Tag: Toruń

Tag: Toruń

Around & About in Bydgoszcz

In addition to our recommended Top 10 things to do in Bydgoszcz, there are a number of other interesting places to visit in the city and in the surrounding area.

If you have time on your hands and have already explored our top recommendations, other interesting things to see include; The Legend of the Archer, a statue of a female archer unveiled in 1910 and to this day, nobody knows who the model was. Another interesting sculpture can be found in Nicolaus Copernicus Square. In the streets of Bydgoszcz, you may find dead tree trunks which have been turned into sculptures.

Toruń

The city of Toruń is only 46km away from Bydgoszcz and is definitely worth a day trip, the whole city has been designated as a UNESCO World Heritage Site. Toruń is one of the oldest cities in Poland and has many monuments of architecture dating back to the Middle Ages. The city is famous for having preserved almost intact its medieval spatial layout and many Gothic buildings, all built from brick, including monumental churches, the Town Hall and many burgher houses.

Toruń was left mercifully untouched by World War II and a walk through the city today provides a complete picture of life back during medieval times. You’ll find Gothic parish churches in both the Old Town and the New Town in addition to medieval brick townhouses complete with Gothic façades, partition walls, stucco-decorated ceilings, vaulted cellars, and painted decoration.

Exploseum

The Exploseum is an open-air museum of industrial architecture combined with a museum of 20th century technology outskirts of the city, in Bydgoszcz Industrial Park. It is built around the World War II Nazi Germany munitions factory DAG Fabrik Bromberg and covers the life of the forced laborers (prisoners of war and concentration camp inmates of various nations), their acts of sabotage and  the history of the DAG and of Alfred Nobel, the inventor of dynamite. A significant part of the 2 kilometre-long museum route are underground passages connecting the factory buildings. DAG Fabrik Bromberg was an explosives factory manufacturing smokeless powder, TNT and nitro-glycerine for the Wehrmacht.

Biskupin

52km away is Biskupin, an archaeological site and a life-size model of a late Bronze Age fortified settlement in north-central Poland that also serves as an archaeological open-air museum. The site is one of Poland's official national Historic Monuments.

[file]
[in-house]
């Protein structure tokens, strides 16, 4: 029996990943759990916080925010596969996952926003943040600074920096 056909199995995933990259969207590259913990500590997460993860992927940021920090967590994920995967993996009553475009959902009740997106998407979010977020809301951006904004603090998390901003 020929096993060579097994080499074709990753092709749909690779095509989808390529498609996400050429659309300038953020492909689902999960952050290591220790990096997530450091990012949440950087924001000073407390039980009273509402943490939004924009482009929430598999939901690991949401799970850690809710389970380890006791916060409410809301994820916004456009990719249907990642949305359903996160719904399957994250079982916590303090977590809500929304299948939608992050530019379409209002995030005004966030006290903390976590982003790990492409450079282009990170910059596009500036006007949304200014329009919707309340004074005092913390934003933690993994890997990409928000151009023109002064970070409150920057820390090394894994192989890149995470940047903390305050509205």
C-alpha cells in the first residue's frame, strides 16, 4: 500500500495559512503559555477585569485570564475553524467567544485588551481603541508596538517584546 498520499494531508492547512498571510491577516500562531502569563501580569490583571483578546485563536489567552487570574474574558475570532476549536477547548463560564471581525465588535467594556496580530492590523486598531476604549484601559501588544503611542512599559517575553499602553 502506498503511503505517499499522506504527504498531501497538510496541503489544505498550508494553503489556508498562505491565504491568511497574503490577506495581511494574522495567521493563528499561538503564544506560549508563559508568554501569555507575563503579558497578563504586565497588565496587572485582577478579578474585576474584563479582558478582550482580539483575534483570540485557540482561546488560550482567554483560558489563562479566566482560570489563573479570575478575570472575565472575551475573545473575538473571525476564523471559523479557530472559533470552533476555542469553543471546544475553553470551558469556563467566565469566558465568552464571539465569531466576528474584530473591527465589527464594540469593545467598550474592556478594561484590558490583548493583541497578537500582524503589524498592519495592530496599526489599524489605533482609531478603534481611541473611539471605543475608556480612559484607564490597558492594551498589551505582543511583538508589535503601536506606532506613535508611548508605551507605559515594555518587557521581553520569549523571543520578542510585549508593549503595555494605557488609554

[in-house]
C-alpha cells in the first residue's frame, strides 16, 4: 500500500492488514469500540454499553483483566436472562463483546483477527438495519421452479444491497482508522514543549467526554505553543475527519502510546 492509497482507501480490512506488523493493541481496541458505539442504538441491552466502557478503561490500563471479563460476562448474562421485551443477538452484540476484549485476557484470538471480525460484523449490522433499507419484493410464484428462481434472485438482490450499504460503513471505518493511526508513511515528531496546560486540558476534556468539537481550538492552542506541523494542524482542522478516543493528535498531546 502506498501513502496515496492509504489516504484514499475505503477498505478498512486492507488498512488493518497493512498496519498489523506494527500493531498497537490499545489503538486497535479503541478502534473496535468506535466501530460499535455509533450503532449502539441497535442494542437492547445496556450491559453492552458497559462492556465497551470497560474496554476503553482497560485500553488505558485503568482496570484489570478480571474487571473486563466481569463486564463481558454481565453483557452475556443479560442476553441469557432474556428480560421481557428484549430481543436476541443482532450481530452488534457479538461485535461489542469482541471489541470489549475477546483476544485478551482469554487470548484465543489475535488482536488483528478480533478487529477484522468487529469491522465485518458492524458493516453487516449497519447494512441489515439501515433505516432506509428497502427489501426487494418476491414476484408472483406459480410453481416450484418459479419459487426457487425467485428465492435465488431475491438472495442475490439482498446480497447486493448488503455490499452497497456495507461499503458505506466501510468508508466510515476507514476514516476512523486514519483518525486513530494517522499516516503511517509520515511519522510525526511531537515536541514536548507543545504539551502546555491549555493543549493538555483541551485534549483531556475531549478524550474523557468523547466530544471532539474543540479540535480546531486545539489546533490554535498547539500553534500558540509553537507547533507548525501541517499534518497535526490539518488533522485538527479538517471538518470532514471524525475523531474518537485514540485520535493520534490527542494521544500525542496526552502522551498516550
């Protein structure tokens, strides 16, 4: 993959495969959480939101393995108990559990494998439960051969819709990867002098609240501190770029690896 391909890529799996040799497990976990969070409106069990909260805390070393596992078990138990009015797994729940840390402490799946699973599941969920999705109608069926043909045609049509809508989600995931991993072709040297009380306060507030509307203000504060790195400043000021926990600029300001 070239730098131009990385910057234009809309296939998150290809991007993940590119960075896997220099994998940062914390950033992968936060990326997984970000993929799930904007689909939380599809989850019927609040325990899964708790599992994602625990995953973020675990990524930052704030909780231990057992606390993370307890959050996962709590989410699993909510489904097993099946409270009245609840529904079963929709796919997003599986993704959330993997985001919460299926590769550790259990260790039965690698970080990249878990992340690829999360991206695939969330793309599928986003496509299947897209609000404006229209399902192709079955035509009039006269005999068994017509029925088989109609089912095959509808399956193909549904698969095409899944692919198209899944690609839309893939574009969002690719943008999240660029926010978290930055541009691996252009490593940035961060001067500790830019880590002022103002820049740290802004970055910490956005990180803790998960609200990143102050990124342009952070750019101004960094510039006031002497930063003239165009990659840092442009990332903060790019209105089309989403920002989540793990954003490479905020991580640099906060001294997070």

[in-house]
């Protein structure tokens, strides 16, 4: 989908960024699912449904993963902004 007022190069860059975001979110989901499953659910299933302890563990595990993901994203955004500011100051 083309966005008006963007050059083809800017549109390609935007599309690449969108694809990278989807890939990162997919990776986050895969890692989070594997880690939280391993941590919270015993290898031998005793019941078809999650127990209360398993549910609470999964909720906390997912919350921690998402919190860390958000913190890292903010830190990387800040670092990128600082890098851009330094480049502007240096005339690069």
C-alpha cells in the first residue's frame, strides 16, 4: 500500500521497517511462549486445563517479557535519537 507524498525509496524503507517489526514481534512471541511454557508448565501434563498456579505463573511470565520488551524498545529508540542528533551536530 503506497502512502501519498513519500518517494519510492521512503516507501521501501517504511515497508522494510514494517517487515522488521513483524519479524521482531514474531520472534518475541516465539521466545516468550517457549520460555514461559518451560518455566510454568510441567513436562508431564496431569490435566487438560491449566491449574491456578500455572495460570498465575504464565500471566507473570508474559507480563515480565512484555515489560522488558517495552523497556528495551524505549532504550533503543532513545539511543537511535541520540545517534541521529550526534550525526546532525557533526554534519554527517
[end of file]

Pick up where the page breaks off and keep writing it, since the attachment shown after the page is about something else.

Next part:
Medieval Town Of Toruń

The Medieval Town of Toruń owes its origins to the Teutonic Order, which built a castle in the town in the mid-13th century as a base for the conquest and evangelisation of Prussia. This acted as a catalyst for the growth, importance and popularity of the town and it soon developed a commercial role as part of the Hanseatic League.

In the Old and New Town, the many imposing public and private buildings from the 14th and 15th centuries (among them the house of Nicolaus Copernicus) are striking evidence of Torun’s stature.

Toruń is a remarkably well preserved example of a medieval European trading and administrative centre. The city was founded in the period when Christianity was being spread through Eastern Europe by the military monks of the Teutonic Order, and when rapid growth in trade between the countries of the Baltic Sea and Eastern Europe was being spurred by the Hanseatic League.

The Medieval Town of Toruń is comprised of three elements: the ruins of the Teutonic Castle, the Old Town, and the New Town, all surrounded by a circuit of defensive walls.

The majority of the castle was destroyed during an uprising in 1454, when the local townspeople revolted against the Teutonic Order. The ruins and the archaeological remains have been excavated and safeguarded.

An exceptionally complete picture of the medieval way of life is illustrated in the original street patterns and early buildings of Toruń. Both the Old Town and the New Town have Gothic parish churches and numerous fine medieval brick townhouses, many of which have retained their original Gothic façades, partition walls, stucco-decorated ceilings, vaulted cellars, and painted decoration.

Many townhouses in Toruń were used for both residential and commercial purposes. A fine example is the house in which Nicolaus Copernicus was reputedly born in 1473; it has been preserved as a museum devoted to the famous astronomer’s life and achievements.

The townhouses often included storage facilities and remarkable brick granaries, some of which were up to five storeys high. Because so many houses have survived from this period, the medieval plots are for the most part still preserved, delineated by their original brick boundary walls.

Today, the Medieval Town of Toruń shares the title of capital city of the Kuyavian-Pomeranian Voivodeship with the city of Bydgoszcz. The entire city is listed as a UNESCO World Heritage site for being an unusually well-preserved example of a medieval European trading and administrative centre.

The Medieval Town of Toruń has benefited from numerous renovation projects in recent years, in particular the Old Town area. Buildings, pavements, streets and squares have been painstakingly reconstructed reversing them to their historic appearance.